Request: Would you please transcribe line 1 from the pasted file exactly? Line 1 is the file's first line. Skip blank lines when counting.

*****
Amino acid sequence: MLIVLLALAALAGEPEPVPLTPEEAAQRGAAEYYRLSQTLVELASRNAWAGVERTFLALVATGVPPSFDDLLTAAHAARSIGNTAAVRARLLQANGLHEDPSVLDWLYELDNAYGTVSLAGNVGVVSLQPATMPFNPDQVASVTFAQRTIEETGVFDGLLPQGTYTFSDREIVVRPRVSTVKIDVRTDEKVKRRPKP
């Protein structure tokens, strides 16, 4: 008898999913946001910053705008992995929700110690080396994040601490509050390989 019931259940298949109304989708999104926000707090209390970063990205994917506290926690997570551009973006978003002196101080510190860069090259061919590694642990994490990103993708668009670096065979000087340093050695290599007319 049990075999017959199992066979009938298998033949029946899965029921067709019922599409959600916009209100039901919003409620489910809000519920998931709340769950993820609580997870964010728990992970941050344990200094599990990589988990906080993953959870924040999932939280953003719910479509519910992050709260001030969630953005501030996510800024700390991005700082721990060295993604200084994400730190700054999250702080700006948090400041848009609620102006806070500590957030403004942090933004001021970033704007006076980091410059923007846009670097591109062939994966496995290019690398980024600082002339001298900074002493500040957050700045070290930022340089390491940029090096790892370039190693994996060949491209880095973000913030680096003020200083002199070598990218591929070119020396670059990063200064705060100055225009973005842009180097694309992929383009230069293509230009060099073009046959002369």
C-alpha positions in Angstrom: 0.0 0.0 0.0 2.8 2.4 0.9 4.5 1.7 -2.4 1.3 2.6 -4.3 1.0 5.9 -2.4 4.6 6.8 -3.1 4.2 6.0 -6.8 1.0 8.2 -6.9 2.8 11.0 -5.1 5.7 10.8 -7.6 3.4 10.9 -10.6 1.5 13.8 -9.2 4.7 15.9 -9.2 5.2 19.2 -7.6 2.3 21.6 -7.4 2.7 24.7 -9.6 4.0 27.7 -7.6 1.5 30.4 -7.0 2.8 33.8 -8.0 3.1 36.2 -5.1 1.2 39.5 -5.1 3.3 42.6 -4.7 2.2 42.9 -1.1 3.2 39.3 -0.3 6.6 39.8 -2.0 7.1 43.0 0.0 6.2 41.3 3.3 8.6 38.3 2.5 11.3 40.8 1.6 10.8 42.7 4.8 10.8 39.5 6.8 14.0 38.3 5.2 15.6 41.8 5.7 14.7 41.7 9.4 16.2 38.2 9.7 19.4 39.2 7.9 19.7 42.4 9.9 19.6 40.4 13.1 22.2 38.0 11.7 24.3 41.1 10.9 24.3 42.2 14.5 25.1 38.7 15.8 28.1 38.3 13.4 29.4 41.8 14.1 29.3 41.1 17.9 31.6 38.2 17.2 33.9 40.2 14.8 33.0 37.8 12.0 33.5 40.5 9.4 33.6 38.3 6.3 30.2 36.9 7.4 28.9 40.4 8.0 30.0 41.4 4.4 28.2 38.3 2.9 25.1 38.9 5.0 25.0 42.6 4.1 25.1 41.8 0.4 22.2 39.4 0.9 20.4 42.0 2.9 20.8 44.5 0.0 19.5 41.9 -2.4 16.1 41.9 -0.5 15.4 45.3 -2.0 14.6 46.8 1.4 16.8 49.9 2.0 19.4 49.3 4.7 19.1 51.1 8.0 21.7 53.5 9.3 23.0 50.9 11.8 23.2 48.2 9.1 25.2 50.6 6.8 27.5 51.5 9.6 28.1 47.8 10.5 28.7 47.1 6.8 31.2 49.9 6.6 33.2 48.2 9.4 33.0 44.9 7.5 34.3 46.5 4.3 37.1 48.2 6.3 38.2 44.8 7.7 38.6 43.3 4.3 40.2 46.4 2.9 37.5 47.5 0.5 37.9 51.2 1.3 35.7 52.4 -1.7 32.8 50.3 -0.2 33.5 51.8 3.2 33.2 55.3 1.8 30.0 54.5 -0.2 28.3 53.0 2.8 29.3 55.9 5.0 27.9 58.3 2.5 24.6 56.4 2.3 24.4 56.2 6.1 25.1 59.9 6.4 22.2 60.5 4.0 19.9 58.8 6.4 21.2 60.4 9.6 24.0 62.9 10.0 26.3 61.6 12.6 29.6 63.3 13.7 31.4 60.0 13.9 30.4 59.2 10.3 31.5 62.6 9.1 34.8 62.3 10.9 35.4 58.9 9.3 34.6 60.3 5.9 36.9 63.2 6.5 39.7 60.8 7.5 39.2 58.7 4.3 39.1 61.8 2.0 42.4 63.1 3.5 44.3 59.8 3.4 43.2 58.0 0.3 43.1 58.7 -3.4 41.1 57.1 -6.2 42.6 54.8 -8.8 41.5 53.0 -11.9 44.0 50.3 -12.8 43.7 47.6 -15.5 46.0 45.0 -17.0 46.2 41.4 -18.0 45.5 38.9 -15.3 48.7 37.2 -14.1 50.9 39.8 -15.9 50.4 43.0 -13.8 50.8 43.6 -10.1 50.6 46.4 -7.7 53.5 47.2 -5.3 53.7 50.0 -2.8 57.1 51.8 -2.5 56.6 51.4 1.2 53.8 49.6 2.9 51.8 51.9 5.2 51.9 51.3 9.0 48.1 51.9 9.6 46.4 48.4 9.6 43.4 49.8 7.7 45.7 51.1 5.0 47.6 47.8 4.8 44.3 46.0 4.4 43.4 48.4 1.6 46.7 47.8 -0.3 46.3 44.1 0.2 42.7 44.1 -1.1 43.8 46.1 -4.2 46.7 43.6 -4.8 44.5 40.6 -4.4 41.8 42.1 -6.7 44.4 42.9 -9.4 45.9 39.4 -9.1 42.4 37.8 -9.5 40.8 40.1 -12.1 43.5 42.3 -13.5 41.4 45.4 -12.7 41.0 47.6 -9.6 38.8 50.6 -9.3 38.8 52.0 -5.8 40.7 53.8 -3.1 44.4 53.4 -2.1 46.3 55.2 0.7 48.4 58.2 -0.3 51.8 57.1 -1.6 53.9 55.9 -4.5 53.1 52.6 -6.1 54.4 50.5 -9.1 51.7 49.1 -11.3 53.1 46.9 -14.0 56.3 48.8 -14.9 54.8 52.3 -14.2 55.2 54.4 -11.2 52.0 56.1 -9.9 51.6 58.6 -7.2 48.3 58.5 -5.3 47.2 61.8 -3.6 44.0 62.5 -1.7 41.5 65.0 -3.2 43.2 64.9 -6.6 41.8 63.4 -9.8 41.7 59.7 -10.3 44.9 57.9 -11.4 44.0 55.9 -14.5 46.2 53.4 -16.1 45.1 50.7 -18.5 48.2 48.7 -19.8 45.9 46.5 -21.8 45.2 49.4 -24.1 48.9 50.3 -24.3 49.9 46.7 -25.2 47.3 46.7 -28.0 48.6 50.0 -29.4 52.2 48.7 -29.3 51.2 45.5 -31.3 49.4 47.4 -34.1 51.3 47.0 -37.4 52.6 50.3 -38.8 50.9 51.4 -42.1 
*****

Amino acid sequence: MLIVLLALAALAGEPEPVPLTPEEAAQRGAAEYYRLSQTLVELASRNAWAGVERTFLALVATGVPPSFDDLLTAAHAARSIGNTAAVRARLLQANGLHEDPSVLDWLYELDNAYGTVSLAGNVGVVSLQPATMPFNPDQVASVTFAQRTIEETGVFDGLLPQGTYTFSDREIVVRPRVSTVKIDVRTDEKVKRRPKP